For centuries, seamen have told tales about encounters with astonishing waves. Perhaps because some sailors have a penchant for exaggeration, all too often such stories were dismissed as absurd. However, in more recent years, the facts about what are now known as “rogue waves” have become clearer: among newer items added to the growing list of “knowns” are photos and video of rogue waves in action, as well as hard evidence in the way of damage done to ships that survived encounters. With more encounters, and more details, there has also been increased awareness in film and media.
On May 12, 2006, the Warner Bros. film Poseidon, (1 hr. 38 minutes, rated PG-13 [US]) was released in the United States. A remake of the 1972 Irwin Allen production, The Poseidon Adventure, itself based on a novel by Paul Gallico, the film was directed by Wolfgang Petersen (director of The Perfect Storm, which itself featured a rogue wave for the film’s finale, and Air Force One). It starred Kurt Russel, Josh Lucas, Emmy Rossum, Jacinda Barrett, and Richard Dreyfuss.
Many fans of the 1972 film savaged the 2006 remake, apparently filled with ardor over many or most of the film’s details, acting, plot, and the like. However, one thing about the film that is truly astounding is its depiction of how the ill-fated Poseidon meets it demise. In this latest re-telling of the fictional story, an enormous cruise liner – the design of which was roughly based on the Queen Mary 2 – is swamped by a rogue wave, whereas the 1972 version of the film had the ship being lost to a tsunami caused by a sub-sea earthquake. How realistic was this modern day big-screen depiction?
Viewing the film itself without knowing anything about rogue waves, the enormity of the wave in a calm and sea might strike one as positively absurd, like the embodiment of all complaints of Hollywood exaggeration for the sake of awe-inspiring special effects. However, what might be surprising is that the depiction was actually a very accurate one. In fact, the 120-foot wave shown in the film was created by digital effects company ILM. They closely studied the behavior of water in order to develop new special effects software with the help of scientists from the Stanford University. The fact that the wave in the film struck during otherwise calm seas is not unheard of, either, for rogue waves.
Beyond Hollywood, we know of real ships which survived encounters with rogue waves. Indeed, in retrospect, it seems that the Lusitania encountered at least two rogue waves during her career. (The incidents are discussed at length in my book Lusitania: An Illustrated Biography.)
In recent years a number of ships and their passengers and crew have also survived rogue waves, bringing back hard evidence of the damage they caused, as well as photographic records of them. In April 1966, the Italian liner Michelangelo encountered an unusually large wave and took significant damage; three people were killed. Some of the ship’s lighter steel was torn through like paper; it was replaced with tougher steel when the ship was rebuilt, and other vessels were given similar strengthening, as well.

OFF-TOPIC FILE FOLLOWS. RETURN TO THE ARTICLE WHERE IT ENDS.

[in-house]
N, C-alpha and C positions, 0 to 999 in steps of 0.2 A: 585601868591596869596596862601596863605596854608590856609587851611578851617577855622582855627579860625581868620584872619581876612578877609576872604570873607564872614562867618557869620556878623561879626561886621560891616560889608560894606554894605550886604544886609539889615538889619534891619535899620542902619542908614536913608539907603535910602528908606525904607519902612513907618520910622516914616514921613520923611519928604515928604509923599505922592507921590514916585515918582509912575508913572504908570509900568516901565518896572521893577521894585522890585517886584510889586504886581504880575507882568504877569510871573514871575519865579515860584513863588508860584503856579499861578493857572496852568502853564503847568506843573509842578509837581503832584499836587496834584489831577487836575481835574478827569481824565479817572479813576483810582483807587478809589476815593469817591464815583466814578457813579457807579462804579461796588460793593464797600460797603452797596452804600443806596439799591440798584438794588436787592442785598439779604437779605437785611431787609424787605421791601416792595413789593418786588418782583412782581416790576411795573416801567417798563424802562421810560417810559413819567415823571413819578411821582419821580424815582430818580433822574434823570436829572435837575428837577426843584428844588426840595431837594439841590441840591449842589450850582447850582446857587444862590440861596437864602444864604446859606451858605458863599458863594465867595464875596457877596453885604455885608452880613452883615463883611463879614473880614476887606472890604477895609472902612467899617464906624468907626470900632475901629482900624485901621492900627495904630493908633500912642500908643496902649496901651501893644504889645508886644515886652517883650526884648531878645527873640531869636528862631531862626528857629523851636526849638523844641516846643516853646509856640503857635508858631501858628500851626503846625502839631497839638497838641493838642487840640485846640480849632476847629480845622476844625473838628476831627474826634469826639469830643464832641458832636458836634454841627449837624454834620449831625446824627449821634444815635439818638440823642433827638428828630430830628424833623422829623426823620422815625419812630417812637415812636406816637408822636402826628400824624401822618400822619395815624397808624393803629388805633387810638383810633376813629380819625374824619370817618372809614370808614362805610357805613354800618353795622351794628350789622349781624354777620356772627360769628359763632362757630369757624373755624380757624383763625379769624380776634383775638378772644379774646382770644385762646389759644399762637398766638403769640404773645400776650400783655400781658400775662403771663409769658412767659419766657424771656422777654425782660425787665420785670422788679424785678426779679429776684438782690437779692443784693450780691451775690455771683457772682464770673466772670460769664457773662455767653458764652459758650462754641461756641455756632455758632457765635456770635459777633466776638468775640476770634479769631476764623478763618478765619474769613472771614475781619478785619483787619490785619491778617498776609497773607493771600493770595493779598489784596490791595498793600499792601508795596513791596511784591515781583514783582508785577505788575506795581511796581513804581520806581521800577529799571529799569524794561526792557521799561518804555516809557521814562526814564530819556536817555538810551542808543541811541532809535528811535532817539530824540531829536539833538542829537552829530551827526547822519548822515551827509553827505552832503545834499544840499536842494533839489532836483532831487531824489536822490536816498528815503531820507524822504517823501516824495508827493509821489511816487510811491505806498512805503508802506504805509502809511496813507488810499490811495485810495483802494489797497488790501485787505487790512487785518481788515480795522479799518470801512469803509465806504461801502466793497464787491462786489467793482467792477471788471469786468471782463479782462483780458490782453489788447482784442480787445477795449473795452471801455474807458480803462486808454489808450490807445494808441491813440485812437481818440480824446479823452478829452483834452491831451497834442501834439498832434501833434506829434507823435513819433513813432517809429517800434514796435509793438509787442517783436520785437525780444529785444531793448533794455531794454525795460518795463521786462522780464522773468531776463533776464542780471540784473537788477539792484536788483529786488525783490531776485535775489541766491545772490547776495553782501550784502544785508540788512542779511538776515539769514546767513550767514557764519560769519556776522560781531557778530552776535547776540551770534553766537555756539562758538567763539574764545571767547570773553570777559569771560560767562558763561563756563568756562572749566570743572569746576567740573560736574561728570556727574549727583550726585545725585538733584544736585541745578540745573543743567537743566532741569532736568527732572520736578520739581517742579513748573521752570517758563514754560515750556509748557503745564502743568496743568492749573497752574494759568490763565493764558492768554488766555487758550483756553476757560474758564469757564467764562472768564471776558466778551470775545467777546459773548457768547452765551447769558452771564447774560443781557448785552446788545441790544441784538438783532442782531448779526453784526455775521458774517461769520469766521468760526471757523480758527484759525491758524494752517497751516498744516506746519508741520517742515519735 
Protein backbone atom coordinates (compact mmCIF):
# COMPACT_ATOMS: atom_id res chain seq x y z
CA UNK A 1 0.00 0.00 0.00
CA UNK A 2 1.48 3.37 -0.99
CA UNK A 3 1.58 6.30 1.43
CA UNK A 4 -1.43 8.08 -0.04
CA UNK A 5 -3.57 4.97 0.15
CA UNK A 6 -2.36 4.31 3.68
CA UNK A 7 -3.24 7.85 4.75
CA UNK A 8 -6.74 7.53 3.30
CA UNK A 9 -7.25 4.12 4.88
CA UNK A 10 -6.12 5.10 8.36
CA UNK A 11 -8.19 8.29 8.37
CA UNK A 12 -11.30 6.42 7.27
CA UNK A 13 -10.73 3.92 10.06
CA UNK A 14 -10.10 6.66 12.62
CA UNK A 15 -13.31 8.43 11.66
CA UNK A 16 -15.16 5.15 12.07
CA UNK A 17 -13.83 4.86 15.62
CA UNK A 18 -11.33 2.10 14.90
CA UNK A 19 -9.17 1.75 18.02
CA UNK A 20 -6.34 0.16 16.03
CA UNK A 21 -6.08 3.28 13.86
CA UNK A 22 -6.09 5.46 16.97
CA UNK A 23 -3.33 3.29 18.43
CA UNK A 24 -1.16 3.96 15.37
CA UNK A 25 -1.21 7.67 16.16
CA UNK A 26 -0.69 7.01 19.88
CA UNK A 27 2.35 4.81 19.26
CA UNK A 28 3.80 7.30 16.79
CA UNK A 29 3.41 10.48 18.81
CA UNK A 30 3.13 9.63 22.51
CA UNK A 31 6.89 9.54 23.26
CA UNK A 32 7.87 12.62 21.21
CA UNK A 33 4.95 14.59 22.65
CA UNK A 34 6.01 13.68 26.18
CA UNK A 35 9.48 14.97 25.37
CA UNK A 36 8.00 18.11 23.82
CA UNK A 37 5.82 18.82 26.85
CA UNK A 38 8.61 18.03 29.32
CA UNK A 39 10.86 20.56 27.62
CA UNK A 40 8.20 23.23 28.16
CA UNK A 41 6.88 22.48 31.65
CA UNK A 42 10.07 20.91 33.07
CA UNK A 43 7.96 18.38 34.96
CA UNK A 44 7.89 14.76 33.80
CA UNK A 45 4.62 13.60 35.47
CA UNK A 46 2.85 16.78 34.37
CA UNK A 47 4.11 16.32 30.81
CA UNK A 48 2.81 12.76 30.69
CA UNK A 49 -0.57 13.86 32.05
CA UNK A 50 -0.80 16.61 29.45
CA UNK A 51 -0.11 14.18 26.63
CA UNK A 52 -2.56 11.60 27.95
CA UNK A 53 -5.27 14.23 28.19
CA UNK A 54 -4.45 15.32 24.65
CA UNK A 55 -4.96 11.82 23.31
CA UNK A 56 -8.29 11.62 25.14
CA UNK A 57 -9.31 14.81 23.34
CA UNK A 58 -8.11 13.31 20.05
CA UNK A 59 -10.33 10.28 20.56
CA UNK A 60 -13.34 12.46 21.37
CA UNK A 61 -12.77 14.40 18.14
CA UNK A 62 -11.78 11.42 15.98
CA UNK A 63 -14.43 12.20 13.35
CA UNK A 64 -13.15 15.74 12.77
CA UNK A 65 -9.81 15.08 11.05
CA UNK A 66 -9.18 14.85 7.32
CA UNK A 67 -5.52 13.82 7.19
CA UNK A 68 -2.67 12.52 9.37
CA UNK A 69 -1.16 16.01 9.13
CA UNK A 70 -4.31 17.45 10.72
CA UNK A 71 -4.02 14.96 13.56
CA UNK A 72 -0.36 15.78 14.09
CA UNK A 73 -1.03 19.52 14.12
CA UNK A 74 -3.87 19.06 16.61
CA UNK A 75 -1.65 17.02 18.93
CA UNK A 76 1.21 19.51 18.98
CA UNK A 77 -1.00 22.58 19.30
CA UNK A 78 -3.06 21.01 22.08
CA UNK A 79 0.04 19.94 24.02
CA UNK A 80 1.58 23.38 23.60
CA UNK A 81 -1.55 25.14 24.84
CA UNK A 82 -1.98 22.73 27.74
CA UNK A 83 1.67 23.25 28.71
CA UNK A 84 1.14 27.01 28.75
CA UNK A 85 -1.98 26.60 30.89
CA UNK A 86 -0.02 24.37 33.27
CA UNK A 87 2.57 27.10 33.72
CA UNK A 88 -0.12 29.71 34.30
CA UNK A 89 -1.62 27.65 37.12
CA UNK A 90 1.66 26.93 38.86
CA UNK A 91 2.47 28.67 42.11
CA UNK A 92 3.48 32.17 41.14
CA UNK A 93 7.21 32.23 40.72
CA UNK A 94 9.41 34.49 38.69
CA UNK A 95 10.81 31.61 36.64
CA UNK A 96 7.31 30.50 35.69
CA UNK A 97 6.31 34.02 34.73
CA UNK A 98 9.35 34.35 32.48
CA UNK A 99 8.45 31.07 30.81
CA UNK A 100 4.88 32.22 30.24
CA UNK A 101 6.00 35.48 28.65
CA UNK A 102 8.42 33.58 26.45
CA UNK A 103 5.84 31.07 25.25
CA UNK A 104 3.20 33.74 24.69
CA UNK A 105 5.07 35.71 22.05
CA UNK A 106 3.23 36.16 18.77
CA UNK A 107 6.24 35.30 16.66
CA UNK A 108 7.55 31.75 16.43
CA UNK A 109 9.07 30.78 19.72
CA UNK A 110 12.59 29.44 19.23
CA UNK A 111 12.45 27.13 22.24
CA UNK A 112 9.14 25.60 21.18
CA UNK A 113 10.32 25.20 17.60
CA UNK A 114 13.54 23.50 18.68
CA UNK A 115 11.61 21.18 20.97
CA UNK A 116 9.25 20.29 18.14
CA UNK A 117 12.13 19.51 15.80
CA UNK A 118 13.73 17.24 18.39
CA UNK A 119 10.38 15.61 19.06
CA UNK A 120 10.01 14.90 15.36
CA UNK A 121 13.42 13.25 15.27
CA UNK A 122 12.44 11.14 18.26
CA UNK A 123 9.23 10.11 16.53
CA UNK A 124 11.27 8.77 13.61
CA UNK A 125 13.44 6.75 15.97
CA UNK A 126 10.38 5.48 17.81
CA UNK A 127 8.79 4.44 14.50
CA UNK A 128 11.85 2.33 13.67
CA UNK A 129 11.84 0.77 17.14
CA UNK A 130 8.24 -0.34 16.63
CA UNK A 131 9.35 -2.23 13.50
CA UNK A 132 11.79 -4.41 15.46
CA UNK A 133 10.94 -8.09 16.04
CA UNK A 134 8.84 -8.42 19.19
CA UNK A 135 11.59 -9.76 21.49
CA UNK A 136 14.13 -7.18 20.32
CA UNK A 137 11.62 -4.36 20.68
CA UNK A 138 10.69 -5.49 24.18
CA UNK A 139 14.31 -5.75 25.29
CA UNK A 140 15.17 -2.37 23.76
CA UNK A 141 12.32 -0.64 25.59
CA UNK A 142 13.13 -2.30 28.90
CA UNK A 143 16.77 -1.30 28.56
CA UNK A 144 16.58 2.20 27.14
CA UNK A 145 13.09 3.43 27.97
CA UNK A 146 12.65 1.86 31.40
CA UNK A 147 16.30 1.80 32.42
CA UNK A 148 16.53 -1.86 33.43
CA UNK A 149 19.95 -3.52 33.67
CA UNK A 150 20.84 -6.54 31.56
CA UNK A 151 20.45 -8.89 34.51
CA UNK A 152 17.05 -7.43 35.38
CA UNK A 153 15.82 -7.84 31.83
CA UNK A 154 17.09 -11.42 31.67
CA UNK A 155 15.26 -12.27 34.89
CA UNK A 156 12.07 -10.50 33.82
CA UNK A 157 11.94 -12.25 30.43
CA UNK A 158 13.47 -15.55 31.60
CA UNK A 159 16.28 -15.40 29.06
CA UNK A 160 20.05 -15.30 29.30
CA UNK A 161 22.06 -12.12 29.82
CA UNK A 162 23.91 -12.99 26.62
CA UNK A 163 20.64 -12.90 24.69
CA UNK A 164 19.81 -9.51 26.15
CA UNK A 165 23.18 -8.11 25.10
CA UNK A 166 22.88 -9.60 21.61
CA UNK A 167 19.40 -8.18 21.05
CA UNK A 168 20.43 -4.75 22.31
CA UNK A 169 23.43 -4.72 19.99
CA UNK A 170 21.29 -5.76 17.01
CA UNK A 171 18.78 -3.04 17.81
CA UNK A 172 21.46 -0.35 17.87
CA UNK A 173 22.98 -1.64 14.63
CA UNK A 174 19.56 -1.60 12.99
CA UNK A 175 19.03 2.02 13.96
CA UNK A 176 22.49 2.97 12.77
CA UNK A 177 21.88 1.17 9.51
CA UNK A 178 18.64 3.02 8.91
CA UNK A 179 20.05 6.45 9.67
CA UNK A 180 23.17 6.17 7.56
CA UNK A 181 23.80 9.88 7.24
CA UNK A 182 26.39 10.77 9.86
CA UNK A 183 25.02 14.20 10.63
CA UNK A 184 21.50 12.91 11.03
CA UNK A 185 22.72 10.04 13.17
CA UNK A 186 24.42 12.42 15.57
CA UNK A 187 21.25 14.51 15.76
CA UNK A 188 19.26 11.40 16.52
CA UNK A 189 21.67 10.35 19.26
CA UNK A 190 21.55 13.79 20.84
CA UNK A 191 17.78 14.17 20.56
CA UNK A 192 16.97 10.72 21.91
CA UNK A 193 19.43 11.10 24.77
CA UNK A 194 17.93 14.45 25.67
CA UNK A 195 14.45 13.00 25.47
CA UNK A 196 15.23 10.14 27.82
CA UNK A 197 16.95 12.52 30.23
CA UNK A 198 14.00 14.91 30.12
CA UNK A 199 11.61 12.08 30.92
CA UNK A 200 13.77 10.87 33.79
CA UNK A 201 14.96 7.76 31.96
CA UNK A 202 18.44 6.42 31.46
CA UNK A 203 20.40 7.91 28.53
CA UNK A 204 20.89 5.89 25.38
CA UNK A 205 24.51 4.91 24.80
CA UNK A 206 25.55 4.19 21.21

On September 11, 1995, Cunard’s Queen Elizabeth 2 had a terrifying encounter with a rogue wave. The ship was west-bound in the Atlantic, set to arrive in New York the following day. Hurricane Luis was churning up heavy seas and large waves; Captain Warwick reported 130mph winds and wave heights of 40 feet. At 4:10 a.m., a rogue wave nearly 100 feet tall – which looked like the “white cliffs of Dover” – was sighted right ahead, at eye level with those on the Bridge. It took some seconds for the wave to close in and break over the bow. At least one other large wave was hard on the heels of the first; the ship fell into the trough behind the first, and the second wave then crashed over the bow, tearing off the whistle mast and wreaking further havoc.
Canadian weather buoys in the area measured a rogue wave with a height of 98 feet, helping to confirm that the height of the waves which struck the QE2 were no exaggeration.
Other cruise ships have had similar encounters. In 2005 the Norwegian Dawn encountered a rogue that was roughly 70 feet high; in 2006, the Norwegian Spirit encountered another off Tortola.
On Wednesday, March 3, 2010, the cruise ship Louis Majesty encountered a series of three “abnormally high” waves while sailing in the waters off the northeast coast of Spain. At the time she was reportedly carrying some 1,350 passengers and 580 crew. The Louis Majesty is a 40,876 gross ton vessel with a length of nearly 700 feet — in other words, a rather substantial cruise ship only somewhat smaller than the Titanic. The waves reportedly damaged the public portion on deck 5 of the ship, killing 2 and injuring at least six.
Fortunately, in each of these cases, the cruise ship survived. However, it is probably only a matter of time before one of these rogue waves catches a cruise ship broadside, instead of head-on. What could be the outcome of such a scenario? The film Poseidon explores that very real threat. Also of interest, the History Channel aired a documentary called, Rogue Waves which deals with these monsters, and discusses the accuracy of the movie itself. Some of the Blu-ray editions of Poseidon have the History Channel documentary as a bonus on the disc.